When thinking about tunnelling, which is encapsulating one protocol with another and then transporting that encapsulated packet across a network, you’ll soon see yourself seeing terminology such as Transport, Carrier and Passenger protocols. So what is what?

The passenger protocol is the protocol you want to carry over a network that does not understand it (or you do not want the network to see it). For example, you may want to tunnel IPv6 packets over an IPv4-only network. Thus, the IPv6 would become the passenger protocol here.

The carrier protocol is the one that is used to encapsulate the passenger’s protocol packets as its own payload. In my example, tunneling IPv6 packets over IPv4 network would require that each IPv6 packet is inserted into an IPv4 packet and the resulting IPv4 packet is transported through the IPv4 network. Thus, the IPv4 becomes the carrier protocol.

Anytime we say “X-over-Y” if related to tunneling, the “X” is the passenger protocol and the “Y” is the carrier protocol, as packets of the type X are carried inside packets of the type Y. Common examples include IPv6-over-IPv4, CLNS-over-IPv4, even IPv4-over-IPv4 and so on.

The transport protocol in this case, or better said, a tunneling protocol is an additional protocol used to facilitate this tunneling. For example, putting IPv6 packets into IPv4 packets is easy and straightforward, but you may require various additional functions for this tunnel:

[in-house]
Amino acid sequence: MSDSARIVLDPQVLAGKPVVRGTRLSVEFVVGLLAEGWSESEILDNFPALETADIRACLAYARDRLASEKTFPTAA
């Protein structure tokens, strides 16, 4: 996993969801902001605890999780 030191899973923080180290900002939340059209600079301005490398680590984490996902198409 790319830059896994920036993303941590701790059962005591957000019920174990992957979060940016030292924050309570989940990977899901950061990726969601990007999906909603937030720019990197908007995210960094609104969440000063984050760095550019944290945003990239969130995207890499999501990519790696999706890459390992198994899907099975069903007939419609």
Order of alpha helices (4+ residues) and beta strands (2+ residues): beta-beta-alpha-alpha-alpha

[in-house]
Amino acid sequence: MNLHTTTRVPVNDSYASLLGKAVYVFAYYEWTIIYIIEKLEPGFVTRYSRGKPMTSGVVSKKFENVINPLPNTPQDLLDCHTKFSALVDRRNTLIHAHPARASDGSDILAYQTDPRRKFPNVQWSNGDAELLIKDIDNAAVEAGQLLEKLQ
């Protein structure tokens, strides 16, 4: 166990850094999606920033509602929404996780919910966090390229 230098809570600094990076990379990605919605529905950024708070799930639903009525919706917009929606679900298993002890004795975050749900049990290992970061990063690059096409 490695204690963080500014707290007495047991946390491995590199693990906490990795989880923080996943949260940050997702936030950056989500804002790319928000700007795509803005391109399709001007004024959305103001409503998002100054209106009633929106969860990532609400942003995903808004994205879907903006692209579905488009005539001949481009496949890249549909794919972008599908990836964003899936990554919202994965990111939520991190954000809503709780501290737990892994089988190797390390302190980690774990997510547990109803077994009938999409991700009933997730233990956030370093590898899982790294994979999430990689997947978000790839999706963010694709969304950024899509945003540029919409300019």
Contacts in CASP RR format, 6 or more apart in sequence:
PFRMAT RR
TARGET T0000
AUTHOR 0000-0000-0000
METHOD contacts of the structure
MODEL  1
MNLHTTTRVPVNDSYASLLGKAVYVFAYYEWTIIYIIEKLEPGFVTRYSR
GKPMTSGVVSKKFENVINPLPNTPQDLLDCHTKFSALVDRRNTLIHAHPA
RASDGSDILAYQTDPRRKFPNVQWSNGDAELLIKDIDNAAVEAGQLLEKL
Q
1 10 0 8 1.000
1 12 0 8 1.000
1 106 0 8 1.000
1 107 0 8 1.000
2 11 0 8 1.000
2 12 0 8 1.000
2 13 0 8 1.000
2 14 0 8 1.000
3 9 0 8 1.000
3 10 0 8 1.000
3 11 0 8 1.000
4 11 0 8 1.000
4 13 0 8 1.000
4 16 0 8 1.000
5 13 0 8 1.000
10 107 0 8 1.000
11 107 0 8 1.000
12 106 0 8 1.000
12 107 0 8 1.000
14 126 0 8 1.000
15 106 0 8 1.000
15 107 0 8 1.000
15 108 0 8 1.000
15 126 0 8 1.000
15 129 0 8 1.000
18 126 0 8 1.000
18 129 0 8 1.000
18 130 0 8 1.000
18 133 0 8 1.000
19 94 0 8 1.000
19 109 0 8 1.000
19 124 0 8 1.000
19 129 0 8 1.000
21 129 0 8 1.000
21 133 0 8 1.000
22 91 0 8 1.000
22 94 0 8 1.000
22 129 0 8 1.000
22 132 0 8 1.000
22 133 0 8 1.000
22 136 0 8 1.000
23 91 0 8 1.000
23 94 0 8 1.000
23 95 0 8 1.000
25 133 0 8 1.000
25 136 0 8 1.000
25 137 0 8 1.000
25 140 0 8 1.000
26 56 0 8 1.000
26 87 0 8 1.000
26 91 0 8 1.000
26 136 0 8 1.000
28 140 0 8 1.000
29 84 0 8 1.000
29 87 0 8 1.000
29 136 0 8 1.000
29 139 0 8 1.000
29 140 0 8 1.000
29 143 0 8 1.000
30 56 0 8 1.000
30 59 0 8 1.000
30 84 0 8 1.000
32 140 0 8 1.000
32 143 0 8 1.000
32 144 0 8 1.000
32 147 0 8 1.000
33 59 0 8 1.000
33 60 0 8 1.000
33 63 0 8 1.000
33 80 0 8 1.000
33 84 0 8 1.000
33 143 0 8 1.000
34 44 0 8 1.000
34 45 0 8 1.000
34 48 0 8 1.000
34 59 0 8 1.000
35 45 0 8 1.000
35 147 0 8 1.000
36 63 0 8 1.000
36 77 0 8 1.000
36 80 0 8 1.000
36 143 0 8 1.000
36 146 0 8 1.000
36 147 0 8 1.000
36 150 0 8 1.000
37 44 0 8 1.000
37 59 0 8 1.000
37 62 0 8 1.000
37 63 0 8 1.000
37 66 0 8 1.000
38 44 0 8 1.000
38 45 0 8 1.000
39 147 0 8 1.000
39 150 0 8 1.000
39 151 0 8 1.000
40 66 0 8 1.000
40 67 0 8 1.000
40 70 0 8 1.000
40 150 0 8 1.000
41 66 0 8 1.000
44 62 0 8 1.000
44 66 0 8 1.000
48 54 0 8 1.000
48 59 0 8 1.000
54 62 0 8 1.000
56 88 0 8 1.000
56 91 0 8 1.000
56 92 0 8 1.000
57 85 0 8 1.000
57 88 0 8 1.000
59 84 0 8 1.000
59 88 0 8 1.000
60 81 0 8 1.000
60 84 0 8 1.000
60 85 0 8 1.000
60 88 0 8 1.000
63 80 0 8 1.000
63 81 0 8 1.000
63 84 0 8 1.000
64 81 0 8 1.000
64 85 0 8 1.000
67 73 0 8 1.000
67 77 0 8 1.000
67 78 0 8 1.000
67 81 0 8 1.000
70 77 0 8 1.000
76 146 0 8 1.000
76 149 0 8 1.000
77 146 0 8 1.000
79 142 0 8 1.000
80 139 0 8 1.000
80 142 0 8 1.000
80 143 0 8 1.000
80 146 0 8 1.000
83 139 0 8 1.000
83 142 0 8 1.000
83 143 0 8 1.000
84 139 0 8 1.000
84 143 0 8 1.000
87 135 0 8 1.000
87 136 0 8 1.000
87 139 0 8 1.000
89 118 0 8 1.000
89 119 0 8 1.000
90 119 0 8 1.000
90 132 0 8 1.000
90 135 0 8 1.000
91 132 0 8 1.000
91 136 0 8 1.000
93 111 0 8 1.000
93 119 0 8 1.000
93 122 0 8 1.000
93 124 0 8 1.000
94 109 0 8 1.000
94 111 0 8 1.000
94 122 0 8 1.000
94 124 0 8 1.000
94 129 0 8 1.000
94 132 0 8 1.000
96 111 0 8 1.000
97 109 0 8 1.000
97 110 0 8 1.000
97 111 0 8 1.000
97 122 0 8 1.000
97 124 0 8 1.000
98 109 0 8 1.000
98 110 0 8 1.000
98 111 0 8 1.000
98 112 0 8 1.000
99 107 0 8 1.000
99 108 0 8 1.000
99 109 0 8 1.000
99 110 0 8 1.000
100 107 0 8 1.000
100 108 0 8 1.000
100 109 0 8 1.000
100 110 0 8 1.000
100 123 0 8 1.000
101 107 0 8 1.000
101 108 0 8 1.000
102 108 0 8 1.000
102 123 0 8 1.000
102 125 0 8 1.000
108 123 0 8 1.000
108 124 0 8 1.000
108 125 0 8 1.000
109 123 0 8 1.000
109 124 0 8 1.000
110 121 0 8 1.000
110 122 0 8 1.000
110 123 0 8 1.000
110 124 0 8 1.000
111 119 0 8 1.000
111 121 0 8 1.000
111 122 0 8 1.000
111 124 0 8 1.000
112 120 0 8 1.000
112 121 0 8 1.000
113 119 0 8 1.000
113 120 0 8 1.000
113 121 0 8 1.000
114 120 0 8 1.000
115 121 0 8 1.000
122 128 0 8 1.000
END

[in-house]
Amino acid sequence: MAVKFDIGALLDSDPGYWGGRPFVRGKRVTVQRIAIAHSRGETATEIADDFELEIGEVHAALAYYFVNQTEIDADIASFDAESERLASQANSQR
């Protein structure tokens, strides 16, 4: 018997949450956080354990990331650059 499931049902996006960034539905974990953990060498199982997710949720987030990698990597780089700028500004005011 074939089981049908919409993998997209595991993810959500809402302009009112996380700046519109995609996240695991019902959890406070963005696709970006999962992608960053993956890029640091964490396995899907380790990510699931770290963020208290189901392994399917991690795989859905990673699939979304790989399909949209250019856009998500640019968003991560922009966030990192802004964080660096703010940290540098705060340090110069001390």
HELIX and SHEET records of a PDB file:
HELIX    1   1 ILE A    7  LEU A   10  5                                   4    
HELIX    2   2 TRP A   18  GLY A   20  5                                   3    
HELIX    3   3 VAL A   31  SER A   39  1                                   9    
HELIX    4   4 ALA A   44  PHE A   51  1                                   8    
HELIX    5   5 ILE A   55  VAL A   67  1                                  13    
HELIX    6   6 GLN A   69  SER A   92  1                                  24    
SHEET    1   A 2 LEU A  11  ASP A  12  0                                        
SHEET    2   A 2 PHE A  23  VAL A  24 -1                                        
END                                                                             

Multiple passenger protocols over a single tunnel. You somehow need to identify the type of the passenger protocol, and the IP Protocol header field may not have enough values to express all possible existing protocols you could tunnel over IP.


Sequencing. The IP is actually unable to make sure that tunnelled packets arrive in their original order, and it may be your requirement that the individual tunnelled packets must be processed in their original order.


Authentication. You may require that the tunnel is authenticated before transferring data over it.


Keepalives. You may require an active test whether the tunnel is indeed capable of transporting data end-to-end. The IP as a best-effort connection less protocol does not have any means to provide you with this test.


Dynamic session establishment and tear down, differentiating multiple sessions within a single tunnel.

If you need any of these functions then you have to use the additional tunnelling protocol. Nowadays, the most popular tunnelling protocols are GRE (Generic Routing Encapsulation) and L2TP (Layer 2 Tunnelling Protocol), not counting the MPLS Pseudowires (they are rather special and I don’t want to cover them here).

If the GRE is used then the GRE header is placed into the carrier protocol payload just before the passenger protocol datagram comes in. If you create an IPv6-over-IP tunnel using the GRE tunnelling protocol, the resulting packet would look like:

https://community.cisco.com/t5/switching/routing-protocol-type/m-p/1516618/highlight/true#M149305

About The Author

Timothy

Timothy started his networking career in 2014, working for one of the largest telecommunication operators in Australia. When he's not working, he's obsessing over German Shepherd Dogs.